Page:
Black Girl Stereotypes

There are many ugly things that exist in the world. Stereotypes, or generalized perceptions about others, are still something which we have to overcome as a people. In this post, we’re going to be focusing on 4 specific black girl stereotypes that should have been discarded prior to their inception.

The “Angry Black Girl/Woman” Stereotype

This is one of the most common black girl stereotypes. Far too often, black girls and black women are accused of being angry. There are many reasons why this stereotypical accusation is so problematic. First and foremost, anger is not always a bad thing. Second of all, there are many cases where black women have the right to be angry.

The “Angry Black Girl/Woman” stereotype is also problematic because it’s often used to invalidate the struggles, positions, and statements of black girls and black women. When a black woman is expressing herself, explaining her position, or trying to make a valid point, it’s dehumanizing to reduce her to being just another “angry black woman.” Instead of perpetuating this vicious black girl stereotype, a more productive choice is to actually listen to and empower the voices of black women and black girls.

The “Jezebel” Stereotype

Similarly to the “Angry Black Girl/Woman” stereotype, “Jezebel” is one of many damaging black girl stereotypes. The “Jezebel” stereotype predates back to the days of slavery where black girls and women were regarded as loosely promiscuous. This idea was peddled in order to excuse and justify the rampant sexual abuse and mistreatment which black female slaves were regularly subjected to at the hands of white men and others.

One of the best ways to do away with the vexing “Jezebel” stereotype is to understand that, like everyone else, black women have sexual urges and desires. However, this does not serve as an invitation for anyone to assault or harm black women or girls. Black women are the only women who have been historically shamed for innate, human feelings.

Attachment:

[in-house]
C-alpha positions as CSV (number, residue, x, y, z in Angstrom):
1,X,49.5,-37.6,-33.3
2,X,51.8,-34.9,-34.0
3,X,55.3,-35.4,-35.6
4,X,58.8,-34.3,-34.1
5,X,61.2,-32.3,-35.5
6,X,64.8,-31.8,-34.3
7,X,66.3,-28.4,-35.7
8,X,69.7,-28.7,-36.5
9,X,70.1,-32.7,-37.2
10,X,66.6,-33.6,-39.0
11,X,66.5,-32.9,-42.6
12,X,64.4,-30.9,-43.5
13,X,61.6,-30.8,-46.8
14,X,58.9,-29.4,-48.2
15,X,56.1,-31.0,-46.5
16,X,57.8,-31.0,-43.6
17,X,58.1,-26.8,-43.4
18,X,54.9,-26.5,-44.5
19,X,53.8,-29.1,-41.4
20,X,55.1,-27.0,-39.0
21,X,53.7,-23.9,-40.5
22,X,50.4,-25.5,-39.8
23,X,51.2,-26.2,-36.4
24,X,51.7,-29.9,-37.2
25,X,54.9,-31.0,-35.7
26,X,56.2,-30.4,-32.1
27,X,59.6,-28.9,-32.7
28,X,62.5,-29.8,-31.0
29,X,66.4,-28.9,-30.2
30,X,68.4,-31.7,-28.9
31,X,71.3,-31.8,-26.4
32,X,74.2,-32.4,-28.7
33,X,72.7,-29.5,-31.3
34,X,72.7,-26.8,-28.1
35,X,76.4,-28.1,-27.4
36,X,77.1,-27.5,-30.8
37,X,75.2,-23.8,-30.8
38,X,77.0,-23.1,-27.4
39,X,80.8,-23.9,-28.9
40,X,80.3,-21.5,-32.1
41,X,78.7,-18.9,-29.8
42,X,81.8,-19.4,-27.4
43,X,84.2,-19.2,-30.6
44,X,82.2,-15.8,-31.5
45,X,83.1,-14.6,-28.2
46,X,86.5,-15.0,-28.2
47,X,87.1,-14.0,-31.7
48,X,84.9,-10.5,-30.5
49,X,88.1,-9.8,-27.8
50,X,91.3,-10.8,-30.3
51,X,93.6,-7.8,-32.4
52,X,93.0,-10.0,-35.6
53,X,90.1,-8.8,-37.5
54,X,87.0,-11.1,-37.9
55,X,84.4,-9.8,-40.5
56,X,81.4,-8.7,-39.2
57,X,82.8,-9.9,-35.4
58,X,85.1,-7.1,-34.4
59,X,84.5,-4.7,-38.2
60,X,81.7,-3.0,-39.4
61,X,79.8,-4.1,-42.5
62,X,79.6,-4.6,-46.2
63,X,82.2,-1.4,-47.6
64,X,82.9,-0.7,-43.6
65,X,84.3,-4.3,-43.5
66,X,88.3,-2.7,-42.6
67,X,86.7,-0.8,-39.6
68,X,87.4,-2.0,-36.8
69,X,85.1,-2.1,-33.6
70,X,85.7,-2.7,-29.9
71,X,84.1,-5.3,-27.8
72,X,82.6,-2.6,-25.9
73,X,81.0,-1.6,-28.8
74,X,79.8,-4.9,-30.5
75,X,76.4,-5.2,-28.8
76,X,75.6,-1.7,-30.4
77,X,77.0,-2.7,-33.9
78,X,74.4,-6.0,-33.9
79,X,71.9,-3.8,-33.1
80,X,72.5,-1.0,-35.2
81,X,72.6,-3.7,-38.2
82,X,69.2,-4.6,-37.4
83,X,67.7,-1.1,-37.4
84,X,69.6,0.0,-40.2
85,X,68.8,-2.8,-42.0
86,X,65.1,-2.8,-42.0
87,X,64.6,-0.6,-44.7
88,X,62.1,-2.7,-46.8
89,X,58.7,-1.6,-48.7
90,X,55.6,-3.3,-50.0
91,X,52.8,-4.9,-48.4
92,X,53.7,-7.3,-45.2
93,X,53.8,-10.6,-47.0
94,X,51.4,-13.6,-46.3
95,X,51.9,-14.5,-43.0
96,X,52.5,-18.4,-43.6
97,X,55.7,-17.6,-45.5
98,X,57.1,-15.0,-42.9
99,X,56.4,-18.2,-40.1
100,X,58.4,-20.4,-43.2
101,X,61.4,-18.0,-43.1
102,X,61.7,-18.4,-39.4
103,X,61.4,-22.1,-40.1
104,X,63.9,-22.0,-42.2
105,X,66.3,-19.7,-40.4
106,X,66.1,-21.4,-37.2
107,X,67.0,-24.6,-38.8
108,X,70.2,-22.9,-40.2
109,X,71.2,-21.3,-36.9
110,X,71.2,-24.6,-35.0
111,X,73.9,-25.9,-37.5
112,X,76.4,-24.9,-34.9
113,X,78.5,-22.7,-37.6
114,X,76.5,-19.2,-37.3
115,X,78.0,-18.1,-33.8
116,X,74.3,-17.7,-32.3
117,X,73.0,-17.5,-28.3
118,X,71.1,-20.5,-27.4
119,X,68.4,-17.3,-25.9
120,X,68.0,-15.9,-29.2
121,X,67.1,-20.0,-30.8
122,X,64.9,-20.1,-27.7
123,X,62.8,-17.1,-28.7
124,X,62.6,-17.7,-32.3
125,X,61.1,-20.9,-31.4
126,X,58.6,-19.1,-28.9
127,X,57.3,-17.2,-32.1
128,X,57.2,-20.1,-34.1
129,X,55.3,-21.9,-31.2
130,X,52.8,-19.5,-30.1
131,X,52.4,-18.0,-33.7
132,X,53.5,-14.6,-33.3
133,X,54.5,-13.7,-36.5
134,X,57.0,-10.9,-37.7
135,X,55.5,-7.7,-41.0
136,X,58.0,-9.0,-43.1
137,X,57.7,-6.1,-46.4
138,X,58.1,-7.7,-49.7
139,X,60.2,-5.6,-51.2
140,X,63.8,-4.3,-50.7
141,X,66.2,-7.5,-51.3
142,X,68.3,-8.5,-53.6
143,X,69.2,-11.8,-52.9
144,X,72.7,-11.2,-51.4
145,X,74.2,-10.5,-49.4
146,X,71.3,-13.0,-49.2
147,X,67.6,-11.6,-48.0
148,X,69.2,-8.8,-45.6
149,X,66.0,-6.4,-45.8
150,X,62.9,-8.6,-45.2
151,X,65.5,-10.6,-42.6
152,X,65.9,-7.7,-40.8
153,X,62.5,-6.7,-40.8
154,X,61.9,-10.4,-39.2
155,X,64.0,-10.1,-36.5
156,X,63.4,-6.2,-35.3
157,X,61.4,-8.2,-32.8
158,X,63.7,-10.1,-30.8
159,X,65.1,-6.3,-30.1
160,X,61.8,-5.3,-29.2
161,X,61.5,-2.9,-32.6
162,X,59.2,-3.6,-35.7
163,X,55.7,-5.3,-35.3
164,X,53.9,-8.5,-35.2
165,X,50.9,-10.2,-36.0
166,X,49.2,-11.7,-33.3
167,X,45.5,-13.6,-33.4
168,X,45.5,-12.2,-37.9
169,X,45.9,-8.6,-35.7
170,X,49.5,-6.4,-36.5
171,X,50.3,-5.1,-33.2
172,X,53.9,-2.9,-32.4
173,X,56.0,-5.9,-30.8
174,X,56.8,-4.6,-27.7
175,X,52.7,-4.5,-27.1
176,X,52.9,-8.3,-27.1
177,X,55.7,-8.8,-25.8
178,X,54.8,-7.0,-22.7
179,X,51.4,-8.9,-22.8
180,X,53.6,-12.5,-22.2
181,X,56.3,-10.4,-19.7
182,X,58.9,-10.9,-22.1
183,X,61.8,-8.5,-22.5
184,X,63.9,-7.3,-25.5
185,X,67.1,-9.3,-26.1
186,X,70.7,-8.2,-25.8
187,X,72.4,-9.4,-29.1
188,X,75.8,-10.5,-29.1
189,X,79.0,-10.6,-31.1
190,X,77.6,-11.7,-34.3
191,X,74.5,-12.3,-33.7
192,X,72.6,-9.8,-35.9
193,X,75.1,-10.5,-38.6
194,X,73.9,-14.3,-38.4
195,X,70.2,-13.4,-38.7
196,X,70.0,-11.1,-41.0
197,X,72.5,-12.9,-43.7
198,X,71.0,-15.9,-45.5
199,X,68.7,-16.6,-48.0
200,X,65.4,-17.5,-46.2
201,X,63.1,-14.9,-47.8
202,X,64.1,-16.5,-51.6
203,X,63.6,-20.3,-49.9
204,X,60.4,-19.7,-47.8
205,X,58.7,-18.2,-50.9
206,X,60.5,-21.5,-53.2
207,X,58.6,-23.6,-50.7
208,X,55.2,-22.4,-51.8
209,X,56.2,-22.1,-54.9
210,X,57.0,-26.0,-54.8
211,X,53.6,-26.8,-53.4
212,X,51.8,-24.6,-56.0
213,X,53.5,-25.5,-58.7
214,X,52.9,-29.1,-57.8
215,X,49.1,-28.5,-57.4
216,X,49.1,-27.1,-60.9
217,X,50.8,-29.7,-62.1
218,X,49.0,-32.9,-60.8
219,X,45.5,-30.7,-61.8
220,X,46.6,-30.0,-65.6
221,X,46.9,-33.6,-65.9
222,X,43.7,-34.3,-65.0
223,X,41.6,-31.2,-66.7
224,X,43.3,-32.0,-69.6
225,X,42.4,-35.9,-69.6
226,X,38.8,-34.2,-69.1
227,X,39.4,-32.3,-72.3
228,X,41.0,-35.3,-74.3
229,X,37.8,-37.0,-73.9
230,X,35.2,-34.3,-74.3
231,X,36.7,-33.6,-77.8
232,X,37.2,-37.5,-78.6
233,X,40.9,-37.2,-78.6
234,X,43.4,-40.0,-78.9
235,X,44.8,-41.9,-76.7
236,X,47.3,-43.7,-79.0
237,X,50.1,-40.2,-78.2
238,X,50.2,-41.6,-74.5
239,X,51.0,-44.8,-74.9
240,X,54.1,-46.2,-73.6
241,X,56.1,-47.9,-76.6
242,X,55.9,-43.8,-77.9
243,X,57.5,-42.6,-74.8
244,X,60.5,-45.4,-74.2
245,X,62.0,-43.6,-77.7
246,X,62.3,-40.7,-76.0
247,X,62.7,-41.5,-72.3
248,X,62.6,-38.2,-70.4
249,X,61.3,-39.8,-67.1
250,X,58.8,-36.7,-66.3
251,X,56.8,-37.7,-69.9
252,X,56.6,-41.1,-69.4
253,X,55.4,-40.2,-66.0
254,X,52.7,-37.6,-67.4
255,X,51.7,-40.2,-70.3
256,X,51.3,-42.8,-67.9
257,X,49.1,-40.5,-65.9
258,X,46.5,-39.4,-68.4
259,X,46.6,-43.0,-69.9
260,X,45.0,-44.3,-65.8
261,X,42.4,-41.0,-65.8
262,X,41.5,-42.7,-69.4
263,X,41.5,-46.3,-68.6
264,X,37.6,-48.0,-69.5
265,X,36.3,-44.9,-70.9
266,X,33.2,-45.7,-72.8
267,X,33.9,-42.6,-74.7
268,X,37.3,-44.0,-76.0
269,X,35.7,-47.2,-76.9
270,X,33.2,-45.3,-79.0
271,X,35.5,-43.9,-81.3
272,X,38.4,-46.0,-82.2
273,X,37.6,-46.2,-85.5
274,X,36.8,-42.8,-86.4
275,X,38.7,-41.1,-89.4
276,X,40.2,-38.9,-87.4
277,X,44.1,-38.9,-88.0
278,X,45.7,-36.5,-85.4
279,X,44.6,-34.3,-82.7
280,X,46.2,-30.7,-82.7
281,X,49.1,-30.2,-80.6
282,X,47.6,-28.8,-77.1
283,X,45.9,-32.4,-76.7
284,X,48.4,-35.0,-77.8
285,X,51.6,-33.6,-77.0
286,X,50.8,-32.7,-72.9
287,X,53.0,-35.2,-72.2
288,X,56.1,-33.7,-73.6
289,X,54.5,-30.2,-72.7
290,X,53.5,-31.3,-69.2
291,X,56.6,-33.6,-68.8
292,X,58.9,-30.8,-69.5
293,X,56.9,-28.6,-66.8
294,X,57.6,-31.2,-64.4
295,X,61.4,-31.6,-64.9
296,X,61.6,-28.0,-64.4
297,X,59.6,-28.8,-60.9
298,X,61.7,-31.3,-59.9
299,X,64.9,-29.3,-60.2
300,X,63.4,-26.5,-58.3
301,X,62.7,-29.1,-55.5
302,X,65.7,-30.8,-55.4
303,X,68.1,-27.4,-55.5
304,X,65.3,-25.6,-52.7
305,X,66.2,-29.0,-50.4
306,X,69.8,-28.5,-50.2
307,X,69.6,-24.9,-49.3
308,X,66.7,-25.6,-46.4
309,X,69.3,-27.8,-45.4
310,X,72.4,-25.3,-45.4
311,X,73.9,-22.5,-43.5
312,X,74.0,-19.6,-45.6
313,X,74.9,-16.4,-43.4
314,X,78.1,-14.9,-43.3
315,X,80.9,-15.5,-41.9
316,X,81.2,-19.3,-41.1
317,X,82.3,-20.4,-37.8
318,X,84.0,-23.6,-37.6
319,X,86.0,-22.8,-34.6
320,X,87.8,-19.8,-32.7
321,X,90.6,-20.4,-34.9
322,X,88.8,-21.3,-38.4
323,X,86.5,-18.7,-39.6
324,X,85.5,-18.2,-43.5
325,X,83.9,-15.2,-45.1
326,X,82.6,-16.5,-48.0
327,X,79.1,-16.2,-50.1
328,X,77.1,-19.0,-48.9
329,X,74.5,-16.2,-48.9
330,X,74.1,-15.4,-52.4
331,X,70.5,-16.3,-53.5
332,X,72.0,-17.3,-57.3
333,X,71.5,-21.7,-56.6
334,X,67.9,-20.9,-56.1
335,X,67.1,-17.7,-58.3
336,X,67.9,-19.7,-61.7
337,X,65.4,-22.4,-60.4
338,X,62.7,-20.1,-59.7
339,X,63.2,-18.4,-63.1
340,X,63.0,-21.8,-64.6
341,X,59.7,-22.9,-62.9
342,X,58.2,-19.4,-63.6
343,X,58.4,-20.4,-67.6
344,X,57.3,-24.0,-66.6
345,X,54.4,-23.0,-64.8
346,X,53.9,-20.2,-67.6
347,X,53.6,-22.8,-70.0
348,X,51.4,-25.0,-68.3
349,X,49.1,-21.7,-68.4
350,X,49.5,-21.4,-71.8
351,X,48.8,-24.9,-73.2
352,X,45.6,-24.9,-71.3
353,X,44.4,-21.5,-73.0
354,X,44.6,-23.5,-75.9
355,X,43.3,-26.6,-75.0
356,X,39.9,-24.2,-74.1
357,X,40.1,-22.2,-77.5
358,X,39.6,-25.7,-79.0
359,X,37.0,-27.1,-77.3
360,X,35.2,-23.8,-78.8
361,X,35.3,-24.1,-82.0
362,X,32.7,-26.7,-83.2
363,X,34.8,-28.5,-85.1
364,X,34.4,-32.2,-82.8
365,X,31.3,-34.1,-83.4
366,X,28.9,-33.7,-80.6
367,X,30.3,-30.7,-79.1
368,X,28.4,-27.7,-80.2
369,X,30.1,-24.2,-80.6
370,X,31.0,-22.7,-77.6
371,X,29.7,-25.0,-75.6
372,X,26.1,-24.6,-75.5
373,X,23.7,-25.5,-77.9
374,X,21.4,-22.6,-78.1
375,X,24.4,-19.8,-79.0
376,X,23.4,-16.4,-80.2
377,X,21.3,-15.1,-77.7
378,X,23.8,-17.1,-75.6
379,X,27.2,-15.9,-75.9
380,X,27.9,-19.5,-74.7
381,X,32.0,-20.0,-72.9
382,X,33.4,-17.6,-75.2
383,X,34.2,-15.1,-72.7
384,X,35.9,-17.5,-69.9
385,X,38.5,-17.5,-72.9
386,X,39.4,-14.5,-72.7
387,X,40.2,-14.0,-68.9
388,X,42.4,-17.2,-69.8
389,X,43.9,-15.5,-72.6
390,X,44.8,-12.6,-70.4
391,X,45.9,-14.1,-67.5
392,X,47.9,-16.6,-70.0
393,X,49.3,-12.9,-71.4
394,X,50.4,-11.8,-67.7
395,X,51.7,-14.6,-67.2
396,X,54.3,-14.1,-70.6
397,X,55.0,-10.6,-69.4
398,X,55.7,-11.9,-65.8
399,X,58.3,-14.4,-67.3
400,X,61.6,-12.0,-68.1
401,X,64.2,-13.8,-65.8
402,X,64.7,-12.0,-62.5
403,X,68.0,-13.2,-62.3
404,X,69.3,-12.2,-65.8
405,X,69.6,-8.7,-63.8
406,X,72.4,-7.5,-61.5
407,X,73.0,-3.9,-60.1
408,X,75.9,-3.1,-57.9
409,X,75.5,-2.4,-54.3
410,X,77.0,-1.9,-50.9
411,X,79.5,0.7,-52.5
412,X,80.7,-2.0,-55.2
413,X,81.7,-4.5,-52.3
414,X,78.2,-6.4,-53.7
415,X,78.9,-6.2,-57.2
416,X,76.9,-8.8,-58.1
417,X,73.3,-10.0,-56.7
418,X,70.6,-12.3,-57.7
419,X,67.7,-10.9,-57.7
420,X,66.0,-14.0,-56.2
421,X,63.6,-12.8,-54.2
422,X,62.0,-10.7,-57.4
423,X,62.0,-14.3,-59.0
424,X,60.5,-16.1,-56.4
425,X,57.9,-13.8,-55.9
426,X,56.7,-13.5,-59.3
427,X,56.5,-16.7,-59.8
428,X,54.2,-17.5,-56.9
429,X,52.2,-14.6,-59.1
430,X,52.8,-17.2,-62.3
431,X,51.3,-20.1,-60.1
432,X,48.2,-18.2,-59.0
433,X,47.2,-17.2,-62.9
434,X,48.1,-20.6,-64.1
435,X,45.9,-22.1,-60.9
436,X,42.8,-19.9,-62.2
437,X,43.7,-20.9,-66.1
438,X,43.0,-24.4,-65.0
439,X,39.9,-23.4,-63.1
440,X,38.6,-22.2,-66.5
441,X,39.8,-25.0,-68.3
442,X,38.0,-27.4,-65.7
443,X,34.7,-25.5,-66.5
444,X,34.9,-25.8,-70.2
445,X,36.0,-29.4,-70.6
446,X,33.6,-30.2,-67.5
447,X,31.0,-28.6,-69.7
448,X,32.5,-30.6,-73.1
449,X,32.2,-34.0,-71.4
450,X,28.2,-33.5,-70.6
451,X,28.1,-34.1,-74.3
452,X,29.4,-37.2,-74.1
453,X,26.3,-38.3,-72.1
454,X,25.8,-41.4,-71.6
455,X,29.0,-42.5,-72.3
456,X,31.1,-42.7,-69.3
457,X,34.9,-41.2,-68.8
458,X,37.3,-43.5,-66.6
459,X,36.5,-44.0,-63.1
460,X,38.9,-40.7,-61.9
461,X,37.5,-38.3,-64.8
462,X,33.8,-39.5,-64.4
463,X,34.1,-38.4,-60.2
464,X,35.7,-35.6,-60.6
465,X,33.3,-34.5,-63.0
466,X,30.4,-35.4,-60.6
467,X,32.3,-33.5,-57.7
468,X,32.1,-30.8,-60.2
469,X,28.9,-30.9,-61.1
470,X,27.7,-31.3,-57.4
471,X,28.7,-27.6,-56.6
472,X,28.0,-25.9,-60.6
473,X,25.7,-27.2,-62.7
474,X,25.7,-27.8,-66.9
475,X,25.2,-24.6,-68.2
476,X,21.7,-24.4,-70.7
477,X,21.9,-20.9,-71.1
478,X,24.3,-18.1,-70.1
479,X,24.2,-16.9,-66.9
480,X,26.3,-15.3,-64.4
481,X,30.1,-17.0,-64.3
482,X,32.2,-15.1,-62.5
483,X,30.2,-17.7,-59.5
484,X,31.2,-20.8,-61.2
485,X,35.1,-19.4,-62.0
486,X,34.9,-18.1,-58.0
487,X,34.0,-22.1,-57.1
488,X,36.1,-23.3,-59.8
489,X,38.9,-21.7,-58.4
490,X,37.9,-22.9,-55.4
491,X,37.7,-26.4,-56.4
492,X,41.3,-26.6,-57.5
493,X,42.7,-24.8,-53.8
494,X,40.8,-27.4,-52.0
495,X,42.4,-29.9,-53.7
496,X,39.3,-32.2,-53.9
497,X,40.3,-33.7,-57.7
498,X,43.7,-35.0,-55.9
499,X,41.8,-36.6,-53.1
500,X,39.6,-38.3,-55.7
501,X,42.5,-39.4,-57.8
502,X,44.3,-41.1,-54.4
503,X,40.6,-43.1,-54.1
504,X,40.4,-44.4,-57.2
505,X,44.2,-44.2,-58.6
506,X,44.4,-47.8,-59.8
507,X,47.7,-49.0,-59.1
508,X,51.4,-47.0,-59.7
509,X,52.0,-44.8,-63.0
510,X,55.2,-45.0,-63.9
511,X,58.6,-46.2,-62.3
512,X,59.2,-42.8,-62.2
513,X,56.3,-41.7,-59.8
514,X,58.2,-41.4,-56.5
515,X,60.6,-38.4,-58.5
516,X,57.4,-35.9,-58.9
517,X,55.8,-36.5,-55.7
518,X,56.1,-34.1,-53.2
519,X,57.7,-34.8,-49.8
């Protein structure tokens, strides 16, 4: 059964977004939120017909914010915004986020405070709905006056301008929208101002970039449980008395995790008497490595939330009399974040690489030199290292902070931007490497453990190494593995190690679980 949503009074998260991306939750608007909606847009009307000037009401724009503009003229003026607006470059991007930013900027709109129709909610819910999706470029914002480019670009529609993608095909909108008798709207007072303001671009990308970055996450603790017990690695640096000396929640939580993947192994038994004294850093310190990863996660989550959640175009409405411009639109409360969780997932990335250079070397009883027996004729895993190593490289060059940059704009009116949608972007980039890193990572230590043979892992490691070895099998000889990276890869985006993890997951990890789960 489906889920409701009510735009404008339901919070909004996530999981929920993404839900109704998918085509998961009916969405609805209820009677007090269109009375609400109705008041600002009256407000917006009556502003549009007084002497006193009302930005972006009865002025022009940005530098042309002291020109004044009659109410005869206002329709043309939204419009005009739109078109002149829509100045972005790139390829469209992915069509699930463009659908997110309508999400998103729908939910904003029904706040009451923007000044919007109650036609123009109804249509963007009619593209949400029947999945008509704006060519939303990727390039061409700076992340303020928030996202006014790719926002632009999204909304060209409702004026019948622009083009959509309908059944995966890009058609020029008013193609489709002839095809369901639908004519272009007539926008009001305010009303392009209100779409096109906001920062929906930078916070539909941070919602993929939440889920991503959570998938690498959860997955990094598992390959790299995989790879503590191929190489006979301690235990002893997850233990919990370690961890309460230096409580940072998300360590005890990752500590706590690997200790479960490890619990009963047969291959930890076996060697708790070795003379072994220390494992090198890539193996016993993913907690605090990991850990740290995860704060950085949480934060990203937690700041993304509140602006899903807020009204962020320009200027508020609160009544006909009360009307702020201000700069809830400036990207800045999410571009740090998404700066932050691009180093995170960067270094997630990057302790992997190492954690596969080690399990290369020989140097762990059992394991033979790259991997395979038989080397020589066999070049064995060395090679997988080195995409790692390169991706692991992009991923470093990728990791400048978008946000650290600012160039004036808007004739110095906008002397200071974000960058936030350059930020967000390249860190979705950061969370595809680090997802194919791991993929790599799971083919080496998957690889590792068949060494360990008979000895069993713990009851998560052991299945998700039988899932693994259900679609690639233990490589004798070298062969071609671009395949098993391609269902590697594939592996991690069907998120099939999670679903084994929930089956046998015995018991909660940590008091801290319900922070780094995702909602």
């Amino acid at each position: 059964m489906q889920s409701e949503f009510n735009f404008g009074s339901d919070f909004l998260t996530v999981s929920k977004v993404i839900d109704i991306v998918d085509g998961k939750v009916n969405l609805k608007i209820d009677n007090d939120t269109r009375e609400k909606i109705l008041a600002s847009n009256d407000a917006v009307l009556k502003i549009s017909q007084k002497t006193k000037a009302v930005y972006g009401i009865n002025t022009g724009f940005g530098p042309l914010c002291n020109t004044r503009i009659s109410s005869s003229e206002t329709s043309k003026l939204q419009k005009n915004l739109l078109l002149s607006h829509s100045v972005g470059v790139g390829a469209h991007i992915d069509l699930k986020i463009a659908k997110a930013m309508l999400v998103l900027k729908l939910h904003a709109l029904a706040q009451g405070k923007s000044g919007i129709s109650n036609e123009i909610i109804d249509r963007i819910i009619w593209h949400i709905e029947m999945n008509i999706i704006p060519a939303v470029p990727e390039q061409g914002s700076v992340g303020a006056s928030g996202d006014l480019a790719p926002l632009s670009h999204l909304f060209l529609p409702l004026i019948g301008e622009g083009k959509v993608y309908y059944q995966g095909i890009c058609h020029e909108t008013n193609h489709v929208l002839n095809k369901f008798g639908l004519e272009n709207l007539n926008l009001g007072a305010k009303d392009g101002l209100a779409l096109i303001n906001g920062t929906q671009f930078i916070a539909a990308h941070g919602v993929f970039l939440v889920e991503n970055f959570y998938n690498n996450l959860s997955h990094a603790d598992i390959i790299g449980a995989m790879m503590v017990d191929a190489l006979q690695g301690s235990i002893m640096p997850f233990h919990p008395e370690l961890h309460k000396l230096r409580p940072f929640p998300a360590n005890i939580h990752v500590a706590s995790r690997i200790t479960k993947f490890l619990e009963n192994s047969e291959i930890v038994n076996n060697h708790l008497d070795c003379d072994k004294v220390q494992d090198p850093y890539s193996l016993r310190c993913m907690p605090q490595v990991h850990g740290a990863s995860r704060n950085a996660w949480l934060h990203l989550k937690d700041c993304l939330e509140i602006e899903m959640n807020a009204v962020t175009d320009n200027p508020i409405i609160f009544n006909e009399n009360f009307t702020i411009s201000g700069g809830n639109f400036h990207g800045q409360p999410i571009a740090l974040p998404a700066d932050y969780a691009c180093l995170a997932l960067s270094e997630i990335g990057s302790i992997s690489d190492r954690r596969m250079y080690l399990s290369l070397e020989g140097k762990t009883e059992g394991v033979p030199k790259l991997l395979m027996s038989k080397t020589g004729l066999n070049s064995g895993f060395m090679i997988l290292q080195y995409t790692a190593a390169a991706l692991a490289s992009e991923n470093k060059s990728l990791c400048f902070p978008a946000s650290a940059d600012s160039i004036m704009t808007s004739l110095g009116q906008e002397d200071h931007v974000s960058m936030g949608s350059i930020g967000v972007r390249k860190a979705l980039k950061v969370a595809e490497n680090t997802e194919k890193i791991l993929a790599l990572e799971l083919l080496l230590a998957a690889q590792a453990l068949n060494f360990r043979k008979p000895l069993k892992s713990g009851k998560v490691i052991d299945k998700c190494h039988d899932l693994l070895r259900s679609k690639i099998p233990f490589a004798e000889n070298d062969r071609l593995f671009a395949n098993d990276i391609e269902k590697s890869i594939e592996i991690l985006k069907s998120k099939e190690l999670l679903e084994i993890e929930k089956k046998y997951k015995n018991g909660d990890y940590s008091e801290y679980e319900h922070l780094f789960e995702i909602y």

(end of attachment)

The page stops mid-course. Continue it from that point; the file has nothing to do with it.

The “Mammy” Stereotype

“Mammy” is another one of the black girl stereotypes which go back to the days where black people were enslaved. As the name alluded to, the “Mammy” stereotype essentially paints black women are asexual, unattractive, and merely existing to meet the needs of others. The “Mammy” figure endlessly gives to others; her days revolve around catering to people around her, even if it leads to the detriment of her own well-being.

As you might imagine, this portrayal is hurtful to black women. It paints black womanhood as unimportant and unneeding of care, love or support. The truth of the matter is that black women were not put on this earth to merely live as the help to others. Moreover, black women are deserving of the time, attention, and respect of others. The “Mammy” stereotype is deeply insidious because it affects how black women are viewed and treated by the world.

The “Supporting Character” Stereotype

The “Supporting Character” is one of the black girl stereotypes which is most commonly seen in TV shows and movies. As the name suggests, when black women are in various films and shows, they are often portrayed as ‘the help’ to the white characters. Generally, the “Supporting Character” stereotype involves black women helping white characters out of tight situations, coaching white characters through times of difficulty, or even sacrificing themselves in order for white characters to live.

To some people, these portrayals may seem relatively harmful, but those who are paying attention know better. When black women are cast in TV shows and movies as the “Supporting Characters” to white characters, it discreetly yet systematically conveys that black lives are expendable or otherwise less valuable than white lives. With black Americans consistently dying from the bullets of white police officers, the last thing black women need is the negative reinforcement that their lives don’t matter.

Closing Remarks on Black Girl Stereotypes

Calling out black girl stereotypes is the very first step towards getting rid of them. The Angry Black Girl/Woman, Jezebel, Mammy, and Supporting Character stereotypes are each damaging, toxic, and problematic to black women and black girls. We still have a ways to go before true equality is reached in America; however, we can start by putting an end to the dehumanization of black women and black girls.

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